Published by Berkley on January 30, 2018
Genres: Adult Fiction, Contemporary, Romance
Pages: 320 •Format: E-Book •Source: Overdrive
Agreeing to go to a wedding with a guy she gets stuck with in an elevator is something Alexa Monroe wouldn't normally do. But there's something about Drew Nichols that's too hard to resist.
On the eve of his ex's wedding festivities, Drew is minus a plus one. Until a power outage strands him with the perfect candidate for a fake girlfriend...
After Alexa and Drew have more fun than they ever thought possible, Drew has to fly back to Los Angeles and his job as a pediatric surgeon, and Alexa heads home to Berkeley, where she's the mayor's chief of staff. Too bad they can't stop thinking about the other...
They're just two high-powered professionals on a collision course toward the long distance dating disaster of the century--or closing the gap between what they think they need and what they truly want...
There’s been so much buzz around The Wedding Date for months now that I was certain it’d be a perfect read for me: diverse, set in California, adult fiction (which I’ve been craving more and more of these days). etc. I’m also 100% obsessed with all things wedding related since I’m in the midst of planning my own wedding, so I was thrilled to see the protagonists meet and bond over a ritzy San Francisco wedding. Unfortunately, The Wedding Date completely missed the mark for me, and has fallen to the bottom of my list of 2018 reads so far.
At its core, The Wedding Date has a cute and predictable premise: two strangers have a meet cute, decide to pose as a couple at a wedding, and then fall in love for real. It’s definitely been the plot of many a movie in some way, shape or form and I was expecting a light, fun tale (bonus points once I found out the couple was comprised of a doctor and ex lawyer/successful political business women- total power couple!) It was also set in my beloved Bay Area, so there were 100 reasons why this book should have worked for me. However, it fundamentally missed the mark because I found I just did not connect with ANY of the characters. It lacked depth and the dialogue (especially at the beginning) felt almost like I was reading fan fiction. While I was expecting something light and fluffy, this read was almost too much so, and was weighed down by the classic, terrible trope of miscommunication- 90% of the issues in the book could have been avoided if the characters had just TALKED to each other. It’s frustrating enough to read scenarios like that in YA when you can at least excuse the characters for being so dense because they are in high school. However, there’s really no excuse for characters who are grown adults.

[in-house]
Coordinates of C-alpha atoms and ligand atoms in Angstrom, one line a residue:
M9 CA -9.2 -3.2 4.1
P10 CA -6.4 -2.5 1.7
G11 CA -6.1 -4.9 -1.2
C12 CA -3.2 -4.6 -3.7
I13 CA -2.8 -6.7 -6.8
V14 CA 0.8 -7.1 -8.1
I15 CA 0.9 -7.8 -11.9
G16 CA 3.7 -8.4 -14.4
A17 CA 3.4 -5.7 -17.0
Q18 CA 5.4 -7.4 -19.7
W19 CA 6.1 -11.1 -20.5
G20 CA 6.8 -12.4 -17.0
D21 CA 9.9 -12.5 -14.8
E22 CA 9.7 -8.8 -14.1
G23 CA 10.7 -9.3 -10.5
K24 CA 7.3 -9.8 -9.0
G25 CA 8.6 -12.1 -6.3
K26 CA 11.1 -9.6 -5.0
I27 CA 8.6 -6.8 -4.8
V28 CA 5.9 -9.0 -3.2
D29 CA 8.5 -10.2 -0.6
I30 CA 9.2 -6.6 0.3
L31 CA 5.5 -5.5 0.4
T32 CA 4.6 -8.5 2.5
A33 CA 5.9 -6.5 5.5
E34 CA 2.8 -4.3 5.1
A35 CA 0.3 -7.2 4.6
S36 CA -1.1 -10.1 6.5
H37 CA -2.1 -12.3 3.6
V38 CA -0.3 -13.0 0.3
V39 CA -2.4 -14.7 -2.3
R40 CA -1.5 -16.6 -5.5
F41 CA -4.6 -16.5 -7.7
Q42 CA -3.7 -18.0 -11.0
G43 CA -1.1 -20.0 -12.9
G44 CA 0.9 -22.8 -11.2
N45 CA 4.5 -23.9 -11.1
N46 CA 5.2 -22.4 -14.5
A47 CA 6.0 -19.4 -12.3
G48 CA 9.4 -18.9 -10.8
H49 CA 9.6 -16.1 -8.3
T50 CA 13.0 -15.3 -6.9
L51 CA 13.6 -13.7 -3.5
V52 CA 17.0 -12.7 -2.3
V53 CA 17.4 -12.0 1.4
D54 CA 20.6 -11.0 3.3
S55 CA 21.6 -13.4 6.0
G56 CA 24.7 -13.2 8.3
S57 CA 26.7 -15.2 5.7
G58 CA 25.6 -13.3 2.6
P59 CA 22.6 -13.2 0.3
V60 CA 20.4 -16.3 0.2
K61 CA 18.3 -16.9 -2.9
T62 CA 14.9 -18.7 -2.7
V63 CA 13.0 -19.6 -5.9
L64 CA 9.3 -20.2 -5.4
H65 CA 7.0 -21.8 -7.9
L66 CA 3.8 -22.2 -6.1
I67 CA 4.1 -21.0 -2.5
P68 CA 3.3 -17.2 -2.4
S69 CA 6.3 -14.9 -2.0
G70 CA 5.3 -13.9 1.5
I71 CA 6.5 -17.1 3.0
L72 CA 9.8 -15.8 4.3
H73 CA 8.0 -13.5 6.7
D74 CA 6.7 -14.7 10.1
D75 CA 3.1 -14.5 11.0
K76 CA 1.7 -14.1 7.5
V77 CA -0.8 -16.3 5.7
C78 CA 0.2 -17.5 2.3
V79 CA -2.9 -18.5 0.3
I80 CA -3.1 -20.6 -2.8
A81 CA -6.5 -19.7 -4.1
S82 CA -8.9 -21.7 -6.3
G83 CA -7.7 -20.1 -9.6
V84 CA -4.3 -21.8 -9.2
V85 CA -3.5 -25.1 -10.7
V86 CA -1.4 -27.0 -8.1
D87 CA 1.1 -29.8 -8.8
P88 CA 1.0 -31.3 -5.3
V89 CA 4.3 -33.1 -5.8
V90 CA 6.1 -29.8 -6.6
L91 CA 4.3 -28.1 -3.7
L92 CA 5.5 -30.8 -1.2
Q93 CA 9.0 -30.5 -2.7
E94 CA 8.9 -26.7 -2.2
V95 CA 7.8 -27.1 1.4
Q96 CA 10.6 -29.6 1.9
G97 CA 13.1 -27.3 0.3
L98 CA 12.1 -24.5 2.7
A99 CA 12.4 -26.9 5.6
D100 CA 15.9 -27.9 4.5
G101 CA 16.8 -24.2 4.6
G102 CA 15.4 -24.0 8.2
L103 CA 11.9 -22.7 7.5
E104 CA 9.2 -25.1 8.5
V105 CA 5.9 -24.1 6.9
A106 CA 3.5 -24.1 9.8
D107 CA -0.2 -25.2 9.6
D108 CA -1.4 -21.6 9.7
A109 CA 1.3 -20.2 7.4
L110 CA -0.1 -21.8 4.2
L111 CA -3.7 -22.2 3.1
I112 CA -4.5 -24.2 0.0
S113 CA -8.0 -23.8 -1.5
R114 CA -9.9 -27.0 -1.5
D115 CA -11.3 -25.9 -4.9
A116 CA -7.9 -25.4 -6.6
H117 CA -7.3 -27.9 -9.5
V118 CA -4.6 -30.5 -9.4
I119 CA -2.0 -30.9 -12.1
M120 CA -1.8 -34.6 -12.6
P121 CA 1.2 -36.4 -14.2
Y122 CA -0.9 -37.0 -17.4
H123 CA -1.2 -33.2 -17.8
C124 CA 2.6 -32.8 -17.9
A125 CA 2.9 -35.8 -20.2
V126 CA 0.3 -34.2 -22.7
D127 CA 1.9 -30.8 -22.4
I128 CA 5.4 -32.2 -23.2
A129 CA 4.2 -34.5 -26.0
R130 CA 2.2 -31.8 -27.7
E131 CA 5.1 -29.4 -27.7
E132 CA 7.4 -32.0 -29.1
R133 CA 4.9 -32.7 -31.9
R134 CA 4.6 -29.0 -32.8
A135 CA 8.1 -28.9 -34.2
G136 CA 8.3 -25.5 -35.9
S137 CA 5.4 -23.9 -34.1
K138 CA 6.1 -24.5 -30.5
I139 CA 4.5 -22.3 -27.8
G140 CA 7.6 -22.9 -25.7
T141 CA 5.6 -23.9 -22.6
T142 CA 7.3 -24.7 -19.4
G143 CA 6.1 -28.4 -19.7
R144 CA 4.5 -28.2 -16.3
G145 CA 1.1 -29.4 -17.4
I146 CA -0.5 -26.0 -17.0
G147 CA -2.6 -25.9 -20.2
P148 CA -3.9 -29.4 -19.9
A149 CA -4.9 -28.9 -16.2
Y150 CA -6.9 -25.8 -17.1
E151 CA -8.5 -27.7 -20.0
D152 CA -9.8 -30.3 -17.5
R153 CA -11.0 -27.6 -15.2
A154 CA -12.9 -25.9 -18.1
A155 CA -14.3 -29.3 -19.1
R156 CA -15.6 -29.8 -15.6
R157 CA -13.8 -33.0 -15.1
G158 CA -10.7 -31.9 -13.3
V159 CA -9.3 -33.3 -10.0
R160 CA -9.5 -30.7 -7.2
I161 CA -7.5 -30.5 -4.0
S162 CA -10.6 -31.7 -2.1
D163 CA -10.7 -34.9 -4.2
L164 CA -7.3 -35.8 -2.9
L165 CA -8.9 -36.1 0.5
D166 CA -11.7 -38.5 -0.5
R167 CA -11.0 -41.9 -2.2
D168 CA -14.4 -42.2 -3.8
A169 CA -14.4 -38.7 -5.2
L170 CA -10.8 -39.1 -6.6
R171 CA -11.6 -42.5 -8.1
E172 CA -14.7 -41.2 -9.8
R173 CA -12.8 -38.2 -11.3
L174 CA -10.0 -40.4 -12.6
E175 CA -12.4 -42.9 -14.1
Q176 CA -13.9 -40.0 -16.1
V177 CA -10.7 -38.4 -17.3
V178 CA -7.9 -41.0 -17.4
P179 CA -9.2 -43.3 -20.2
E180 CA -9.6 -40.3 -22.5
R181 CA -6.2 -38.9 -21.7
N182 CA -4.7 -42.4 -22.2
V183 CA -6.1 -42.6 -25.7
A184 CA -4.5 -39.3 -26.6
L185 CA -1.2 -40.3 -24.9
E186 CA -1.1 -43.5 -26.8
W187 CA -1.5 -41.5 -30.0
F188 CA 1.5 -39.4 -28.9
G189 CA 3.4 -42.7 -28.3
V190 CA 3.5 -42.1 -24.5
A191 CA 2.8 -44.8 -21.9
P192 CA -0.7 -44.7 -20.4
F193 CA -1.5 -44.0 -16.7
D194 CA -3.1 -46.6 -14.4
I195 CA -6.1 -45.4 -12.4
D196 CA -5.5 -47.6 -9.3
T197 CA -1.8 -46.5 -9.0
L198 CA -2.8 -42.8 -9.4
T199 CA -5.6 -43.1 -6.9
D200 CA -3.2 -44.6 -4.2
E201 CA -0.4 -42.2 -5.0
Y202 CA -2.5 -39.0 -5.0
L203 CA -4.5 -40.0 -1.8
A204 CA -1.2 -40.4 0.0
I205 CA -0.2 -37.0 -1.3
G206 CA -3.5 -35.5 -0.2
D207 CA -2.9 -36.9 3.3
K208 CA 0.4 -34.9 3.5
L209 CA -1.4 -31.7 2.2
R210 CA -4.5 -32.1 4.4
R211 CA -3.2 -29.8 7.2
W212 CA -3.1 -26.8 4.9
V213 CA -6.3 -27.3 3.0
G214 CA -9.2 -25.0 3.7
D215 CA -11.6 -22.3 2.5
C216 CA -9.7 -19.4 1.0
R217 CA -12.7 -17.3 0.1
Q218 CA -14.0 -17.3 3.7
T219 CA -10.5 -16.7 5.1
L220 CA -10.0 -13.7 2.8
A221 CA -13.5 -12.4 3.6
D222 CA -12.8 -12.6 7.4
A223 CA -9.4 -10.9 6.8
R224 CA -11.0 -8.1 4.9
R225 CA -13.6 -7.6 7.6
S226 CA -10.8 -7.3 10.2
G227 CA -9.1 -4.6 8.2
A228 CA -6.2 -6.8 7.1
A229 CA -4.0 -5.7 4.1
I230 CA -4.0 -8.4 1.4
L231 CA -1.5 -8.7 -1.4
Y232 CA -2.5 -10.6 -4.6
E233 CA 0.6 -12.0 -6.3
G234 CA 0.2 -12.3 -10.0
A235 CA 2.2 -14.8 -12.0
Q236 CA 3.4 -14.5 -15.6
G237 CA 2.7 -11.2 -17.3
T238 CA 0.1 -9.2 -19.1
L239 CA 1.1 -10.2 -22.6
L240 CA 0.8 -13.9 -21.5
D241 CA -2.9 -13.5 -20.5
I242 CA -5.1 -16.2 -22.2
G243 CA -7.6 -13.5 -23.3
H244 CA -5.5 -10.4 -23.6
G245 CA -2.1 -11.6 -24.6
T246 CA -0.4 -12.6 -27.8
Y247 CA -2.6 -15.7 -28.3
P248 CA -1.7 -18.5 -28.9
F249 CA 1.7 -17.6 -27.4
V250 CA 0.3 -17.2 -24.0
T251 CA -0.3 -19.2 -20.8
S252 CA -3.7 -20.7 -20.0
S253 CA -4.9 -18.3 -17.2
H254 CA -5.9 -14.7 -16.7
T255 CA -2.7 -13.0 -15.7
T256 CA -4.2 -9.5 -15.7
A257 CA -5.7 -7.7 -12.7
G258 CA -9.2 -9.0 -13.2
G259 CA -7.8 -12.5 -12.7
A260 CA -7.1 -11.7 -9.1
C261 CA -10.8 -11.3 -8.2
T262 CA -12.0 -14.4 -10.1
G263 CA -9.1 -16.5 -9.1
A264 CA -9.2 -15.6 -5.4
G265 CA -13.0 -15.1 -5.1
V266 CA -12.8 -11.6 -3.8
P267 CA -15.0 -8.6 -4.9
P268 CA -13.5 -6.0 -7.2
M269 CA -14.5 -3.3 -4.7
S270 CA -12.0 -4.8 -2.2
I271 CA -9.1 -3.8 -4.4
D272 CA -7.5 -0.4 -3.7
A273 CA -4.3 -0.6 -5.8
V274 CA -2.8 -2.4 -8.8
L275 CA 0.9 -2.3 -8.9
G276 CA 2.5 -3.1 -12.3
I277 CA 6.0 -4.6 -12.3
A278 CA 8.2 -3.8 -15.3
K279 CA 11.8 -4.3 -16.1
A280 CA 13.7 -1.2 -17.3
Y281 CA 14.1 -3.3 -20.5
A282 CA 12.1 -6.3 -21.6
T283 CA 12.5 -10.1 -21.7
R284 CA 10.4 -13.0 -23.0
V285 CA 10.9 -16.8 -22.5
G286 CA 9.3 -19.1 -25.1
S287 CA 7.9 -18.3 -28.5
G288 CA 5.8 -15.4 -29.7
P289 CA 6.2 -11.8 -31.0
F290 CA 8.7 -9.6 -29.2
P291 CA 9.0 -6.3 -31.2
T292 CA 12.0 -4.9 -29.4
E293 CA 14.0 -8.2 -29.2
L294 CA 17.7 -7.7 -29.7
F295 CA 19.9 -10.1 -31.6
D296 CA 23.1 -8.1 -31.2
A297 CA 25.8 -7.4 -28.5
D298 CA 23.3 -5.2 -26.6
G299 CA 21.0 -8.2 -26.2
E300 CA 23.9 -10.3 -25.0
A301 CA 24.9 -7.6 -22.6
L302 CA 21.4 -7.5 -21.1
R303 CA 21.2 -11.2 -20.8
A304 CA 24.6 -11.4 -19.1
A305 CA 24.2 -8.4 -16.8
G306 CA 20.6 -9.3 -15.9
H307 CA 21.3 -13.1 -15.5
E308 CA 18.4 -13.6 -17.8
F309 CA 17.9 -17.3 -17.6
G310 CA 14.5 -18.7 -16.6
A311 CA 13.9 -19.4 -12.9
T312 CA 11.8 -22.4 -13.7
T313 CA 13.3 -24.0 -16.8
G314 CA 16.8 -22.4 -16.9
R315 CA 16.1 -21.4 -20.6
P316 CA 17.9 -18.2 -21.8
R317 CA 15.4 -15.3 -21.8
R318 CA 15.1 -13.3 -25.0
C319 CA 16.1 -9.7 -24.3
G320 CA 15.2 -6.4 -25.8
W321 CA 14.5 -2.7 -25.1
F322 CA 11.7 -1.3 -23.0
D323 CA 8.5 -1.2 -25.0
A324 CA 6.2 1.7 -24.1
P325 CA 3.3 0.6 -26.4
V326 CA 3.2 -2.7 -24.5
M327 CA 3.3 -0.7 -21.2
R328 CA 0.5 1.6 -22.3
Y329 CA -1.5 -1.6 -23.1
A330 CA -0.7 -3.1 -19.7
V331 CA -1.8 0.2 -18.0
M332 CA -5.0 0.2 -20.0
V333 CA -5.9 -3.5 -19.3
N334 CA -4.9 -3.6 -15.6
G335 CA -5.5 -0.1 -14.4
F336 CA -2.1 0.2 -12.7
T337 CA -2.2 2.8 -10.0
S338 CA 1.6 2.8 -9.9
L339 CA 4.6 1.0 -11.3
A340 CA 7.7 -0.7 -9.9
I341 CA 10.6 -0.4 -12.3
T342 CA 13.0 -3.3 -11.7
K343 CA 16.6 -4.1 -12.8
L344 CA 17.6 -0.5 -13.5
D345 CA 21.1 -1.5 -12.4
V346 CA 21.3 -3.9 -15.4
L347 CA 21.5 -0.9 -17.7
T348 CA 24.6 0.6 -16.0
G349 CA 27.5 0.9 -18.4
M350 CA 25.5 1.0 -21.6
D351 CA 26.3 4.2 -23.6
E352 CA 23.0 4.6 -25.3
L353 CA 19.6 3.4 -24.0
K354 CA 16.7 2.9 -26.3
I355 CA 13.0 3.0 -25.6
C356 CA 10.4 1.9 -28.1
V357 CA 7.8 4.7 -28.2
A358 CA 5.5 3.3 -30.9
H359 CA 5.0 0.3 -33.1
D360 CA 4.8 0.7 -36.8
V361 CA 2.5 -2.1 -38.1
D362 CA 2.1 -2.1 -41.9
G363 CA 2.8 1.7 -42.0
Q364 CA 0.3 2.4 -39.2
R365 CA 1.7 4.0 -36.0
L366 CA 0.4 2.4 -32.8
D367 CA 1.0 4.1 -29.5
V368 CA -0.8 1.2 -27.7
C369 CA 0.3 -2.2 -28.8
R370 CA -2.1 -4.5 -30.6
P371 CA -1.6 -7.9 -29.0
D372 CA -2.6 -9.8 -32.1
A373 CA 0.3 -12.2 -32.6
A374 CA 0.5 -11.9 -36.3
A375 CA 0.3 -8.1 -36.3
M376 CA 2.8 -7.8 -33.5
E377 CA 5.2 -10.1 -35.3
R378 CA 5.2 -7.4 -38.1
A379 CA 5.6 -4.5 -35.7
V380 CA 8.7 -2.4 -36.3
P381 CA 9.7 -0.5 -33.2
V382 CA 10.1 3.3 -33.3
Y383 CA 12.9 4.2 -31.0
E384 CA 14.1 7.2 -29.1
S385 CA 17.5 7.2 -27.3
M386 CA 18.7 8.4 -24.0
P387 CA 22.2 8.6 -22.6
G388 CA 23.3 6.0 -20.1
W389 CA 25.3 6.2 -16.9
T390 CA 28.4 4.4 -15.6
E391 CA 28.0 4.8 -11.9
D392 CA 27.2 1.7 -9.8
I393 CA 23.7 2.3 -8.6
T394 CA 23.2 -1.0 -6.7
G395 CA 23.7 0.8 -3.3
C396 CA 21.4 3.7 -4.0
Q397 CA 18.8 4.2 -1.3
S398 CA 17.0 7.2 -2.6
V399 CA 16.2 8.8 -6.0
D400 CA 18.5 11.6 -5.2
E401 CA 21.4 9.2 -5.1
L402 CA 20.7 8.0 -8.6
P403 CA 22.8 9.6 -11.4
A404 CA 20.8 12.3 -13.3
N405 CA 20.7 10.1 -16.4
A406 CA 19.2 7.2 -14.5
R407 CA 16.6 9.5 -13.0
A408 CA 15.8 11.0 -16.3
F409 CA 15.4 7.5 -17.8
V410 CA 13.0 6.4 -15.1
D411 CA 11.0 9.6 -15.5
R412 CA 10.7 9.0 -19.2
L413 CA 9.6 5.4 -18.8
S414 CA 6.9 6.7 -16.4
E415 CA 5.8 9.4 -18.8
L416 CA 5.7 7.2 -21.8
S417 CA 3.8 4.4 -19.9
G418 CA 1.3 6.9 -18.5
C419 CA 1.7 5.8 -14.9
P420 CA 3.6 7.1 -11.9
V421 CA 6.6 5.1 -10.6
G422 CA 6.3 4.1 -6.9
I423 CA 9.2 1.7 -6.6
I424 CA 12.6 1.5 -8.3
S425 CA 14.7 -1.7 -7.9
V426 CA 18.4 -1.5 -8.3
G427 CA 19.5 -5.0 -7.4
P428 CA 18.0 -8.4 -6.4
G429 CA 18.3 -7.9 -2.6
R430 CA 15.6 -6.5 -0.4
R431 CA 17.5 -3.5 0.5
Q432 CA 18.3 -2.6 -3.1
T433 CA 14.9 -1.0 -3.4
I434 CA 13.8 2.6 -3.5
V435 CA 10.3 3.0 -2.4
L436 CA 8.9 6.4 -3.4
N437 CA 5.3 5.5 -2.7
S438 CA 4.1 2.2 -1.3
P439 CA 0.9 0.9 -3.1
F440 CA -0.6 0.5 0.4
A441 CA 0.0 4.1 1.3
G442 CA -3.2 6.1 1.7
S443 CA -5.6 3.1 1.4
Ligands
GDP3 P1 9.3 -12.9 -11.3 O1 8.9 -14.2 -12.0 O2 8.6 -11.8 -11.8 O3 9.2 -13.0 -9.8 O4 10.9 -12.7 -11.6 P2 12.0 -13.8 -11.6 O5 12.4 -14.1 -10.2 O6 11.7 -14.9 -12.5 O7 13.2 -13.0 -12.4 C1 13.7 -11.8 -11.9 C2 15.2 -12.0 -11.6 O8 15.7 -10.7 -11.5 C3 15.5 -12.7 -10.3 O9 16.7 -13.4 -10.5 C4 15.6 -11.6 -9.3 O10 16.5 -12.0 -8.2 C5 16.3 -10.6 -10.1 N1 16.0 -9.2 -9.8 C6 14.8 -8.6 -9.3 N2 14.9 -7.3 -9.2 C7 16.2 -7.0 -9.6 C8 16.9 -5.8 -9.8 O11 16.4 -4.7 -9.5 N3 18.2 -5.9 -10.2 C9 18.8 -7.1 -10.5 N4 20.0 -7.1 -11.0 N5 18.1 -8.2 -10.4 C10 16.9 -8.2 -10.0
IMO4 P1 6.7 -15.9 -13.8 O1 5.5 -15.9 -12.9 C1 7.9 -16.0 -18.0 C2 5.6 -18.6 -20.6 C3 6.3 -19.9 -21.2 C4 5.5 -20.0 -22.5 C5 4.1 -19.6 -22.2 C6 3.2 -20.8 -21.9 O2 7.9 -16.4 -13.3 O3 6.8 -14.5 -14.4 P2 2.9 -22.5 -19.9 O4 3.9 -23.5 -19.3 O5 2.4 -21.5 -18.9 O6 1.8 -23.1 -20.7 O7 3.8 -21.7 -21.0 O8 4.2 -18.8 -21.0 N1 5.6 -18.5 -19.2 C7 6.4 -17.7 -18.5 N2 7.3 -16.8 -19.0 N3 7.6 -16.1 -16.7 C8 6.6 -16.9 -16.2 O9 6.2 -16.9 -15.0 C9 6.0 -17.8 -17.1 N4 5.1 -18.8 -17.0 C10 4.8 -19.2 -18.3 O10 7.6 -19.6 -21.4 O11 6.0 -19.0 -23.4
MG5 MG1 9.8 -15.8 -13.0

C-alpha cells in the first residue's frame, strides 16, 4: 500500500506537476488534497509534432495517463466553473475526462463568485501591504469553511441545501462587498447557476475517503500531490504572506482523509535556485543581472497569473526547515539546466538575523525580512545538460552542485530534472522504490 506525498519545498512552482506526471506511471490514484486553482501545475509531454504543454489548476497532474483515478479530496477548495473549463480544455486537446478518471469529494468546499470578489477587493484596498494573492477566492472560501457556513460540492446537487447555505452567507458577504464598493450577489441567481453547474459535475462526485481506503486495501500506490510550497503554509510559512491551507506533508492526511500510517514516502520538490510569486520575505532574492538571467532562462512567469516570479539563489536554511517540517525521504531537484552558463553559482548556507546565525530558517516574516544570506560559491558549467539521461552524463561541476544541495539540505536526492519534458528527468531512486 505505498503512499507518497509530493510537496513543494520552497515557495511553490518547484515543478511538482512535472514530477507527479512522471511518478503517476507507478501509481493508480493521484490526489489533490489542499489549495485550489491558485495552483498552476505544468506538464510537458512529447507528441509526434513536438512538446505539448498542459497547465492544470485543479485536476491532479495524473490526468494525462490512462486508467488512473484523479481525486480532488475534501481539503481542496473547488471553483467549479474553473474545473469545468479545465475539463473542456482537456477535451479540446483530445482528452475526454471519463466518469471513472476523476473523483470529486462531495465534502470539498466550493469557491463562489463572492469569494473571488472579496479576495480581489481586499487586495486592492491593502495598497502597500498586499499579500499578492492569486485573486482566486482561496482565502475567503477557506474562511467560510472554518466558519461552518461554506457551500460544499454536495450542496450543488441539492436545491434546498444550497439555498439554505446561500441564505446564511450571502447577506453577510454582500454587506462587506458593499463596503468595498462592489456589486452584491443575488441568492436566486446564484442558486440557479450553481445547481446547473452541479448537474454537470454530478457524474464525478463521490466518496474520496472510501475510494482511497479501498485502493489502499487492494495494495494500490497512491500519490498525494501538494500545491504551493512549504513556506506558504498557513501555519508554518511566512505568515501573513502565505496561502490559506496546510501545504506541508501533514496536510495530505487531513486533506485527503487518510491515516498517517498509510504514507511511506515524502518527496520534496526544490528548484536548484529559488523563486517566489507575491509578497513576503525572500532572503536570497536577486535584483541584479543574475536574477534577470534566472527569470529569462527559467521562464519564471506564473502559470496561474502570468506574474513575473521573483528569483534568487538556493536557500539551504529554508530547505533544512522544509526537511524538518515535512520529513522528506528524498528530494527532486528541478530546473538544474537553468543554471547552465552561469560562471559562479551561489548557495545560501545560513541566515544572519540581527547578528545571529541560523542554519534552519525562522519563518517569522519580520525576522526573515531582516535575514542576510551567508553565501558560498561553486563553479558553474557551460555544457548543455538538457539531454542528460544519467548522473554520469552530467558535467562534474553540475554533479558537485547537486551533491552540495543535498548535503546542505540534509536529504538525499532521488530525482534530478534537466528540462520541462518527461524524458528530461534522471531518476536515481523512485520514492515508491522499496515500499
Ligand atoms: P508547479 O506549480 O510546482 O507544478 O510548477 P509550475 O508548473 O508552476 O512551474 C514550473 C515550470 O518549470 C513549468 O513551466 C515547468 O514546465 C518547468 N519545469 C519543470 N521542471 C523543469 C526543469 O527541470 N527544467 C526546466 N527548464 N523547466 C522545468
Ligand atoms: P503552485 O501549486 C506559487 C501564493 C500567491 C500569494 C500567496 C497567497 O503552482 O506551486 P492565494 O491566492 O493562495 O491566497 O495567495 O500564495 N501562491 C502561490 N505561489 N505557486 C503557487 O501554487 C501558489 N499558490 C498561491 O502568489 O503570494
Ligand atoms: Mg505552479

Alexa and Drew’s relationship also felt like it didn’t have a lot of growth. While I was happy to see that the book extended past the wedding weekend (so I wasn’t expected to believe ~true love~ could happen in 48 hours), when they were together every weekend for the next month or so, all they did was eat food, be intimate, and not tell each other important things. I know they were in the honeymoon phase of a new relationship and all that, but it was so predictable and boring after a while. I honestly was so much more interested in Drew and Alexa as individuals and enjoyed the portions of the novel that focused on their careers significantly more than I did any passages about their relationship (or pining for each other, usually after a big drama that could have completely been avoided with like a two minute conversation).
While the book didn’t work for me overall, there were some highlights- it was made very clear that Alexa had more of a normal/curvy body type, it showed a positive relationship with food (donuts especially) and it didn’t shy away from discussing race or uncomfortable situations, and of course featured an interracial relationship. I felt like the bones of a good story were there, but the dialogue, repetitious plot happenings, and overall cheesiness outweighed the positives for me in this story, big time.
Overall: The Wedding Date is my biggest 2018 release letdown so far. I had to push myself to finish it and I became frustrated quickly with the lack of communication trope that became the foundation for the plot. Some good basic elements to this story, but the execution fell very, very short for me.